The wettest region in Alaska is experiencing the first extreme drought recorded by the U.S. Drought Monitor, officials said.
Scientists say the southernmost portion of Southeast Alaska has been in a drought for the last two years, The Anchorage Daily News reported Sunday.
The drought was upgraded last week to an extreme, or D3, drought, according to climatologists at the Fairbanks-based Alaska Center for Climate Assessment and Policy.
The designation is the second-highest category measured by the U.S. Drought Monitor — a national map updated weekly — and the first time that mark has been recorded in Alaska, officials said.
The extreme drought area includes Ketchikan, Prince of Wales Island, Wrangell, and Metlakatla, officials said.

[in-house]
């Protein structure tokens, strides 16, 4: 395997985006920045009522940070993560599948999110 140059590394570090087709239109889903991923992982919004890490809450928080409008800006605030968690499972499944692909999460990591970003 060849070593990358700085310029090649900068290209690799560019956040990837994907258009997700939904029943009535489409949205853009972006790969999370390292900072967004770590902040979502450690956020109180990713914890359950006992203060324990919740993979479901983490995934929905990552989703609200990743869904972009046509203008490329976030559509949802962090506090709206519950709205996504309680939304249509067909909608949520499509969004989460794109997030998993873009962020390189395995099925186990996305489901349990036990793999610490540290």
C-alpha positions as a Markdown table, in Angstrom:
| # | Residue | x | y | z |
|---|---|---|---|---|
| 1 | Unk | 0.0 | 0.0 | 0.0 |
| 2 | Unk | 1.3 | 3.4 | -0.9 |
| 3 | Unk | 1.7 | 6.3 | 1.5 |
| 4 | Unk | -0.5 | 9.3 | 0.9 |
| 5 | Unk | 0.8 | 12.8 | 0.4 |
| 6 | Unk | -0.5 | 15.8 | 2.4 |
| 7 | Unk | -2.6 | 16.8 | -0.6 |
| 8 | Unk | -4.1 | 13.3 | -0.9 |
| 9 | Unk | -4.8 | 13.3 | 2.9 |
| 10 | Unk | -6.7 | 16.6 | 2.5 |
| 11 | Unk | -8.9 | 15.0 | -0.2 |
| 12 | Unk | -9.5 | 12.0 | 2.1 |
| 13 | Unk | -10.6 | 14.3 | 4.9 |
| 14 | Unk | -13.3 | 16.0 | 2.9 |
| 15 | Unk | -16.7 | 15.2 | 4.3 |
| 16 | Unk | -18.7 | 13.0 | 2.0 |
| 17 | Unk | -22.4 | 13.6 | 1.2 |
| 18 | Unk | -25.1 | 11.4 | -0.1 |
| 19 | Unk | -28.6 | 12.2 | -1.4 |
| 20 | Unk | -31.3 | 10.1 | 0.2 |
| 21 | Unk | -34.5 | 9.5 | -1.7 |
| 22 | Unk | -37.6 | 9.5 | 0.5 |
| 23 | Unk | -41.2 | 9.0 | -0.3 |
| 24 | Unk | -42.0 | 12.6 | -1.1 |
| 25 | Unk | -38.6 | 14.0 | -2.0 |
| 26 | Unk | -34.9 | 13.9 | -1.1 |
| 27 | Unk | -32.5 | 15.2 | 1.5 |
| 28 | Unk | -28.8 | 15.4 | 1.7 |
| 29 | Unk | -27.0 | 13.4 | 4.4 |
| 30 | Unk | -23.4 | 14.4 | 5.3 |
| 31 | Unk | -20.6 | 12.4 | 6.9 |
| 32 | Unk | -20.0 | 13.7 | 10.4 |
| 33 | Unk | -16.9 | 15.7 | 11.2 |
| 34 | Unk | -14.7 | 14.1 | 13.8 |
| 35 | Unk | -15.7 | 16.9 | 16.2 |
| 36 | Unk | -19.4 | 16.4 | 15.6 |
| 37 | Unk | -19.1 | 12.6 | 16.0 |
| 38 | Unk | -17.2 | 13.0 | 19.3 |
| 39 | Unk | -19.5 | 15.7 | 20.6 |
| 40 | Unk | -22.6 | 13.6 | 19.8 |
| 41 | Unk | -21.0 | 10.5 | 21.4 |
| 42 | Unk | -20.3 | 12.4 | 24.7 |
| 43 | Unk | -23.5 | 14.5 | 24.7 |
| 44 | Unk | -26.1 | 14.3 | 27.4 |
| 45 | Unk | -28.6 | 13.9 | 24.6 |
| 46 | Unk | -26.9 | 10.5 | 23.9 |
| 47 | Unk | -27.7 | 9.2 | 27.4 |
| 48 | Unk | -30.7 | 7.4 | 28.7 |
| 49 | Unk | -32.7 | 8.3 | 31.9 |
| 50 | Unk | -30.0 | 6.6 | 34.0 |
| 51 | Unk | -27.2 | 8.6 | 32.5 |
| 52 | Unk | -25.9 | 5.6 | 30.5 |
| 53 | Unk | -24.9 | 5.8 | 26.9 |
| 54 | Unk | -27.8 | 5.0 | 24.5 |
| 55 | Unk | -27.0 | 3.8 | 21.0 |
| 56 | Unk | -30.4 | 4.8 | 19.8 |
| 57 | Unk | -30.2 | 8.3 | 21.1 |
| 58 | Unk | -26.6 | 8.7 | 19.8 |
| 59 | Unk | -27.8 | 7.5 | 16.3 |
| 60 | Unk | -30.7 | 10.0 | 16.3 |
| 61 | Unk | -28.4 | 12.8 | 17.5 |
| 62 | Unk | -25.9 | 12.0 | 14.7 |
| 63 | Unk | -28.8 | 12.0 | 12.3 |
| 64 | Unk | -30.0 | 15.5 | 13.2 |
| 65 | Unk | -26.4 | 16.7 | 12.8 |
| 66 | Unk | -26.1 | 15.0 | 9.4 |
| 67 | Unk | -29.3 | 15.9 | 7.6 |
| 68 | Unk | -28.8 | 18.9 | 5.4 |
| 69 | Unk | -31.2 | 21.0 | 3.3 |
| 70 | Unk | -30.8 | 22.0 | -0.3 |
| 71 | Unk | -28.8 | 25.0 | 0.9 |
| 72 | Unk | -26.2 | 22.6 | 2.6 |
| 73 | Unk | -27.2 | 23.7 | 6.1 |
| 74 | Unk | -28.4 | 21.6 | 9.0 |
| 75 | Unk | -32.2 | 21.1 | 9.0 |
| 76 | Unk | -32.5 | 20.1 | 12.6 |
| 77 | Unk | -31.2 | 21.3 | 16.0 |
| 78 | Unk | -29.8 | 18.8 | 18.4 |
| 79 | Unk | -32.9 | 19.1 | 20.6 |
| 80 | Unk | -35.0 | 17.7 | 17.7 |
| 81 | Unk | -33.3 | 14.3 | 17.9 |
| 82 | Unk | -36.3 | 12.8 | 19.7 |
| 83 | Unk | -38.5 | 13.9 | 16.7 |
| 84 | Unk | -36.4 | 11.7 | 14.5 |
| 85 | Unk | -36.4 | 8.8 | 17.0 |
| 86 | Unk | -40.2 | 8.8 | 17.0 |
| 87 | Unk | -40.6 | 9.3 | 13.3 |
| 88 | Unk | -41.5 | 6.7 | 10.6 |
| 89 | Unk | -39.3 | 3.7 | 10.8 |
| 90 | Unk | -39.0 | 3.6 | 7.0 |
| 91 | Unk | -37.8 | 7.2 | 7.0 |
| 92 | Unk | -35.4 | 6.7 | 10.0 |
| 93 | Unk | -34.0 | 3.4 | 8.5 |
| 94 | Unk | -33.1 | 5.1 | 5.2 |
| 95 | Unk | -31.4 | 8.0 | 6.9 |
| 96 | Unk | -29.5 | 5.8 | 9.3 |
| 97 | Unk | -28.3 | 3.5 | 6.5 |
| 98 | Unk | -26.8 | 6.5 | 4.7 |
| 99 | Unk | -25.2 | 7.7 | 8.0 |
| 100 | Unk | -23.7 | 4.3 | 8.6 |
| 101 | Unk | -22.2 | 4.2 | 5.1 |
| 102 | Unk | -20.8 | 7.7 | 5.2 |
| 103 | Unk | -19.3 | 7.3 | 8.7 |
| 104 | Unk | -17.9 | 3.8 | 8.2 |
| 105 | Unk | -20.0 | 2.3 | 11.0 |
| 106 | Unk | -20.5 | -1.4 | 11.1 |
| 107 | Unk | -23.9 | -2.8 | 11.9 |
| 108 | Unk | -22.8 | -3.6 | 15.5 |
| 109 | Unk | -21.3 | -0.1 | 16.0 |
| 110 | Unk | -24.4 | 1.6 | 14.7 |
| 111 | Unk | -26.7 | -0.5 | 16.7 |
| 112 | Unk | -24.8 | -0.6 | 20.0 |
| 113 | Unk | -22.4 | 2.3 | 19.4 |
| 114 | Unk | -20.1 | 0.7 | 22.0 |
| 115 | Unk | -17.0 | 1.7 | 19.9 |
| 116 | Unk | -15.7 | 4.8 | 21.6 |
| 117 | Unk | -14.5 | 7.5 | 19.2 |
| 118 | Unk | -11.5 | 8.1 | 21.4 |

Areas experiencing lesser “severe” and “moderate” droughts have also expanded.
Droughts are different in the rainforest climate of Southeast Alaska than in other global locations, but precipitation is still drastically less than normal, said climatologist Rick Thoman.
Ketchikan has averaged about 100 inches (254 centimetres) annually since 2017 and Metlakatla has had between 80 and 90 inches (203 and 229 centimetres.)
“In the mass amount of the world that would be an immense amount of rain,” Thoman said.
Storm paths have been a significant drought factor within the past two years by moving west toward the Bering Sea or south toward the Pacific Northwest, taking rain and snow with them, Thoman said.
While this is the first extreme drought classification in Alaska, it is likely not the first in the region. Similar deficits were measured in the early 1990s, before the U.S. Drought Monitor was established, he said.